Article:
Summia Tora: That’s when most of my family, and many others, fled. My parents went to Pakistan, where my siblings and I grew up as refugees. In the 1990s, when I was a kid, a group of fundamentalist religious students and clerics emerged from Kandahar province, which borders Pakistan. They became known as the Taliban.
BBC: There was a tremendous stir in Kandahar. We followed the crowds to a mosque in the city center. The Taliban had been holding an assembly of mullahs from all over Afghanistan. Now the results were about to be made public. A holy war was announced against the government of President Rabbani in Kabul. The head of Taliban, Mullah Omar, was declared to be the amir, or leader of all Muslims everywhere.
Summia Tora: After coming to power, they imposed harsh laws that brought some measures of security to Afghans, who were being robbed, raped, and killed by criminals and members of the warring factions. But the Taliban went on to impose their violent version of Shariah law on the rest of the country.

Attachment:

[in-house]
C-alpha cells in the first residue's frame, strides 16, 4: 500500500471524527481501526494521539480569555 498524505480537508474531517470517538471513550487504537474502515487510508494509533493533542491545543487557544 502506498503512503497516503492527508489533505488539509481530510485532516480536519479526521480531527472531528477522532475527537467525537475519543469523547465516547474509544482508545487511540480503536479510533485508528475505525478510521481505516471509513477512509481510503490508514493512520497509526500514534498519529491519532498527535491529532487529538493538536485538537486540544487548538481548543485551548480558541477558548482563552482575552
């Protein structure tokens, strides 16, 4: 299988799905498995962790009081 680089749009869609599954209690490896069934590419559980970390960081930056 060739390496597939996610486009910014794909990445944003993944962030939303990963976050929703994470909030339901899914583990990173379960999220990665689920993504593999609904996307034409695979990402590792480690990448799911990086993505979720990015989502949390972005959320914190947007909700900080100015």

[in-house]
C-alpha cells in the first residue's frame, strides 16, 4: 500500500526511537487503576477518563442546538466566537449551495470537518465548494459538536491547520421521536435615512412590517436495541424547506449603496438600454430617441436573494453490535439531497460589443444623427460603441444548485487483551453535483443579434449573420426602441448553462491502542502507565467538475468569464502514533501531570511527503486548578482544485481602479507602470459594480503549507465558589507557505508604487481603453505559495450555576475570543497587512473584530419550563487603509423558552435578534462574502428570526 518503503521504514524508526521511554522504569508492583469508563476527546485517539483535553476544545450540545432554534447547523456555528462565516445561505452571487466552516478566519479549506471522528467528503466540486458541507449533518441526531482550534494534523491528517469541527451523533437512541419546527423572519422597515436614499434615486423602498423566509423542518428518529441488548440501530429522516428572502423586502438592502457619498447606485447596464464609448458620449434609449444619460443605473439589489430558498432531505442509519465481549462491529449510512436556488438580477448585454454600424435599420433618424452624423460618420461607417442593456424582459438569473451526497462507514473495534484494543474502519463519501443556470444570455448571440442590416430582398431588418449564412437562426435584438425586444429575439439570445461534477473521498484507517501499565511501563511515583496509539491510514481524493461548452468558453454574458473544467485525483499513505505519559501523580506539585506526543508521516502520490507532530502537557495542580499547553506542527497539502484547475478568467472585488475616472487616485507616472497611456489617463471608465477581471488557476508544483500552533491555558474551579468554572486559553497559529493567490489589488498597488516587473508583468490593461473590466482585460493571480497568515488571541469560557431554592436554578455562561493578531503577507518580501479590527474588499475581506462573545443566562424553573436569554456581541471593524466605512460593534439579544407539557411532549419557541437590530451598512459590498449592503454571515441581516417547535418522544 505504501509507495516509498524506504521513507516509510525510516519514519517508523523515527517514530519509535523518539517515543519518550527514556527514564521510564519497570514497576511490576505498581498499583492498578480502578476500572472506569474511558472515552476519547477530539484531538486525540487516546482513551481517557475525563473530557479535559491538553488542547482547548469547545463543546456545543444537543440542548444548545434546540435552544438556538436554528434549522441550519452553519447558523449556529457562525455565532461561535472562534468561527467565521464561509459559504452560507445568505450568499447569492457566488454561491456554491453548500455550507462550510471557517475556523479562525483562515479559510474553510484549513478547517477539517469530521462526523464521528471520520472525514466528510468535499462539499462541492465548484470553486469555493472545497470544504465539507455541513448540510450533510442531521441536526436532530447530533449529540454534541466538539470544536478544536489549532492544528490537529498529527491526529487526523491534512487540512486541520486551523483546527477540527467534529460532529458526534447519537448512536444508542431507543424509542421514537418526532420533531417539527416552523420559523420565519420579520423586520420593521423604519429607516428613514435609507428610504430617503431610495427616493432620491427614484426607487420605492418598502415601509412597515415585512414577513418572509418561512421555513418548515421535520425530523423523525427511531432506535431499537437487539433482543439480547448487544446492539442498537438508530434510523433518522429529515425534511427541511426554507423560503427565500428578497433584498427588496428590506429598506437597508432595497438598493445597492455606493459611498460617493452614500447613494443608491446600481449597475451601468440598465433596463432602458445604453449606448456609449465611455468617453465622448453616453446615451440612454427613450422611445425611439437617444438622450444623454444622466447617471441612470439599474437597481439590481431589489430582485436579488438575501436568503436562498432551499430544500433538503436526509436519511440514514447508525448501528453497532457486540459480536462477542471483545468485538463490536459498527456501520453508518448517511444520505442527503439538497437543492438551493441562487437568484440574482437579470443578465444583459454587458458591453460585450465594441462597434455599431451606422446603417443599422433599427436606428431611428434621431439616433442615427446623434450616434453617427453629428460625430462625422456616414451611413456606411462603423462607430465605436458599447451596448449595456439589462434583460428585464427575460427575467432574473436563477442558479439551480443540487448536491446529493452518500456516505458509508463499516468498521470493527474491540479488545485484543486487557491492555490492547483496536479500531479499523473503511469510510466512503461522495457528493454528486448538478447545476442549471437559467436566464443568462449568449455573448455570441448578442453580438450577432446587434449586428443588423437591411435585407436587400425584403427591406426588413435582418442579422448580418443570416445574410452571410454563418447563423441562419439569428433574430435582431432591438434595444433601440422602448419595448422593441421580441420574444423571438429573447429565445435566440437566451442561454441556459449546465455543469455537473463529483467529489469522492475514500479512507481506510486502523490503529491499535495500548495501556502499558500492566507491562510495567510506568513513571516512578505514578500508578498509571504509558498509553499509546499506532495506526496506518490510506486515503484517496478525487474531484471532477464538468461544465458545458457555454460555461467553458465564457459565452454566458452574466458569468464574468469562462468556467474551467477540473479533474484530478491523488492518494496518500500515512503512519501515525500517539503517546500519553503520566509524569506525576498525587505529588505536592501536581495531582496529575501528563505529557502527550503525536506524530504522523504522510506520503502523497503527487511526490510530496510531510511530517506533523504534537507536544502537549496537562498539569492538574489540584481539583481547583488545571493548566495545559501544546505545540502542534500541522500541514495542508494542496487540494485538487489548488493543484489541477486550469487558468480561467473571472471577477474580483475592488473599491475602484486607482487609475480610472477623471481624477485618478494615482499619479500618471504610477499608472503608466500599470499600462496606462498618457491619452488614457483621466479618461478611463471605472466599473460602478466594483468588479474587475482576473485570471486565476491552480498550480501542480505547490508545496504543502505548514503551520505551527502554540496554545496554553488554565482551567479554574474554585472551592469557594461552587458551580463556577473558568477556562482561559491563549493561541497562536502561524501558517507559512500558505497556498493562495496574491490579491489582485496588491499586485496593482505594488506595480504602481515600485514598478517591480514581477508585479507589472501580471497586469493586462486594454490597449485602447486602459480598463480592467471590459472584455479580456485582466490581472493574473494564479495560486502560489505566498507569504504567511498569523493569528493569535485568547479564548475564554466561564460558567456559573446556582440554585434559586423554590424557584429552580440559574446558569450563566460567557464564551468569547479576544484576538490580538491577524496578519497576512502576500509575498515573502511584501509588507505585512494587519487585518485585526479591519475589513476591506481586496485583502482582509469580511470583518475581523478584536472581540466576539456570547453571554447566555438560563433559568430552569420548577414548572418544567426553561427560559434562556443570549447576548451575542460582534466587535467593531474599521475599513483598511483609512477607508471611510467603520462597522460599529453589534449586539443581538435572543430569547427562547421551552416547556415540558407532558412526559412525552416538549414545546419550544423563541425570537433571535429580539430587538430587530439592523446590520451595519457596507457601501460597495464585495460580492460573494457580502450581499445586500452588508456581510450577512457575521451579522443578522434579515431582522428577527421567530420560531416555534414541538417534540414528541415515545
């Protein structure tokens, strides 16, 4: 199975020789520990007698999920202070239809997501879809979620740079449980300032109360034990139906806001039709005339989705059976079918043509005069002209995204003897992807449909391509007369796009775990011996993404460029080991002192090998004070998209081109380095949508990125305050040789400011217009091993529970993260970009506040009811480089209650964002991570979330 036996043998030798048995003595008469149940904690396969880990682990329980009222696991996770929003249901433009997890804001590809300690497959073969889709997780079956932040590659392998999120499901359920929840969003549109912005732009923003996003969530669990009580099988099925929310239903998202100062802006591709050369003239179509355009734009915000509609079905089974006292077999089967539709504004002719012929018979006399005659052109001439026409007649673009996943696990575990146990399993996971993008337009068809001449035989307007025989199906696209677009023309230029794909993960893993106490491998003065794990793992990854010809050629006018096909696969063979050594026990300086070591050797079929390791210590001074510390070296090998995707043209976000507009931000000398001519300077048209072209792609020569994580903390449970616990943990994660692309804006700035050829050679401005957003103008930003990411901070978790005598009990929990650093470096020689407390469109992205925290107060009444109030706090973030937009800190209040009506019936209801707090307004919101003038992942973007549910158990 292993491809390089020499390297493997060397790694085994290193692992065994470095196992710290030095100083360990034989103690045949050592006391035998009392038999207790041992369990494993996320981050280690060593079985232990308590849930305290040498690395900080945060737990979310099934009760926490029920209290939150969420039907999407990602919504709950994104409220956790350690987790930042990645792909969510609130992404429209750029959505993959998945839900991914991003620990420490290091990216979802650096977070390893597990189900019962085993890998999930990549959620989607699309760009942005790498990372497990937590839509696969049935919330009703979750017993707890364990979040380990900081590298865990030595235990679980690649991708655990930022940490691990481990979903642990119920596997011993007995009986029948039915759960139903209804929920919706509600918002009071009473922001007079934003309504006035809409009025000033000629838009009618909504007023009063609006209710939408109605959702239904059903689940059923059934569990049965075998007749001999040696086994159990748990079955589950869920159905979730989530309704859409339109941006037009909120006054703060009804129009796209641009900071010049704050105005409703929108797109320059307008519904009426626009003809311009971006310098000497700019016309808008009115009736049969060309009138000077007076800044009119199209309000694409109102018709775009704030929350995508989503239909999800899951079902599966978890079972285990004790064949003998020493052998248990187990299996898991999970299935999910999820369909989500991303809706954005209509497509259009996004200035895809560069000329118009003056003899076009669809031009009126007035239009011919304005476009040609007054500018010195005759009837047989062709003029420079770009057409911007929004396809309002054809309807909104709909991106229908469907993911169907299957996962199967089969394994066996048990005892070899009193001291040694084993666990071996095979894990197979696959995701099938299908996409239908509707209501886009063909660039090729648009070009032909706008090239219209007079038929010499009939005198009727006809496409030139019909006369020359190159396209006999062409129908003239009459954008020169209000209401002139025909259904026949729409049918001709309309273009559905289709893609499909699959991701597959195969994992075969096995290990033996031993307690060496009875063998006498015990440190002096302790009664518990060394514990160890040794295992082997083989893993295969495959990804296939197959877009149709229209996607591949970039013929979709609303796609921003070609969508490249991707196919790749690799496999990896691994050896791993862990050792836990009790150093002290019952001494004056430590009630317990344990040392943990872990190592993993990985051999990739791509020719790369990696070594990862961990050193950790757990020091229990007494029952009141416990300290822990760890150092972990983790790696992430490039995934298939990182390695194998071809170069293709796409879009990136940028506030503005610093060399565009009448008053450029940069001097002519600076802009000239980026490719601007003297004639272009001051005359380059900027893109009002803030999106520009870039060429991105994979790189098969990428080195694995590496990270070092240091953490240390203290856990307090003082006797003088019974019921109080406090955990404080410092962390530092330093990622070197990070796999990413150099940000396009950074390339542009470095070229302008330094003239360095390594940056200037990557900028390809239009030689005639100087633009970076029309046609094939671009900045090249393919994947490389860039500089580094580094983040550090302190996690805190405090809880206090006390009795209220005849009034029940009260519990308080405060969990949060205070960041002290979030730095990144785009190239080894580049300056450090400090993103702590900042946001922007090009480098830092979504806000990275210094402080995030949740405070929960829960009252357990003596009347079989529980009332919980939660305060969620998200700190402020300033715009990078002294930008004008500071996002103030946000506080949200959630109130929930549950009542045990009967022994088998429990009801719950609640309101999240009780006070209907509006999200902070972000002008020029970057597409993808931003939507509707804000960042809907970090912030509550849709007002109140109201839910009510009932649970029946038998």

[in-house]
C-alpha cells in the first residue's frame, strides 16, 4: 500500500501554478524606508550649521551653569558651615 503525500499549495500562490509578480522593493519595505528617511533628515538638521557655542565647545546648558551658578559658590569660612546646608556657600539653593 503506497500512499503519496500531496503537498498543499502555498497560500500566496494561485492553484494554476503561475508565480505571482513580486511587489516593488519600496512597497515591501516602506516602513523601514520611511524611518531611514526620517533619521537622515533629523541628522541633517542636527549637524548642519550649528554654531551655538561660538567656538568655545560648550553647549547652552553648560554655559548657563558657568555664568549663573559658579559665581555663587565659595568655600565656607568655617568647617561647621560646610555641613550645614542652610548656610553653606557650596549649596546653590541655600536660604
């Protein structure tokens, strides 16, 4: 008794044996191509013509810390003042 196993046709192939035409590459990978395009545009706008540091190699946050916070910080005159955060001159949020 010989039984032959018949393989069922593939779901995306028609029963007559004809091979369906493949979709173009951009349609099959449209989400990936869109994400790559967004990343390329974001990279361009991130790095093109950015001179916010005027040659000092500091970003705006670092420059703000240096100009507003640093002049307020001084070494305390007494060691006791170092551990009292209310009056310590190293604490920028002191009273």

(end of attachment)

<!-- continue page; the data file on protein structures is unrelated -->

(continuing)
C4N: A year after they seized control of Kabul has raised further concerns about the plight of women. They remain strictly segregated and banned from schools and offices. Aid agencies are struggling to cope in a country which is also in the midst of civil war.
Summia Tora: My dad says he was one of a dozen ethnic Uzbeks to attend Kabul University during the Soviet-backed regime. He was not able to complete his engineering degree because of the unrest in the Afghan capital.
Sayed Tora: [words muffled]
Summia Tora: I can’t hear you. You’re blocking the mic. You should —
Sayed Tora: OK.
Summia Tora: Now I can hear you.
Sayed Tora: Do you listen?
Summia Tora: That’s my dad, Sayed Tora.
Summia Tora: What were you doing during the Soviet regime?
Sayed Tora: I was doing my internship, telecommunication ministry, in that time when the Russians invaded Afghanistan.
Summia Tora: My dad was doing a telecommunications internship when the Soviets were fighting in Afghanistan. My mother grew up in a more remote part of the country and couldn’t complete her education because her family couldn’t afford it. But in Pakistan, my parents worked hard and made sure that their four children got the education they had only dreamed of.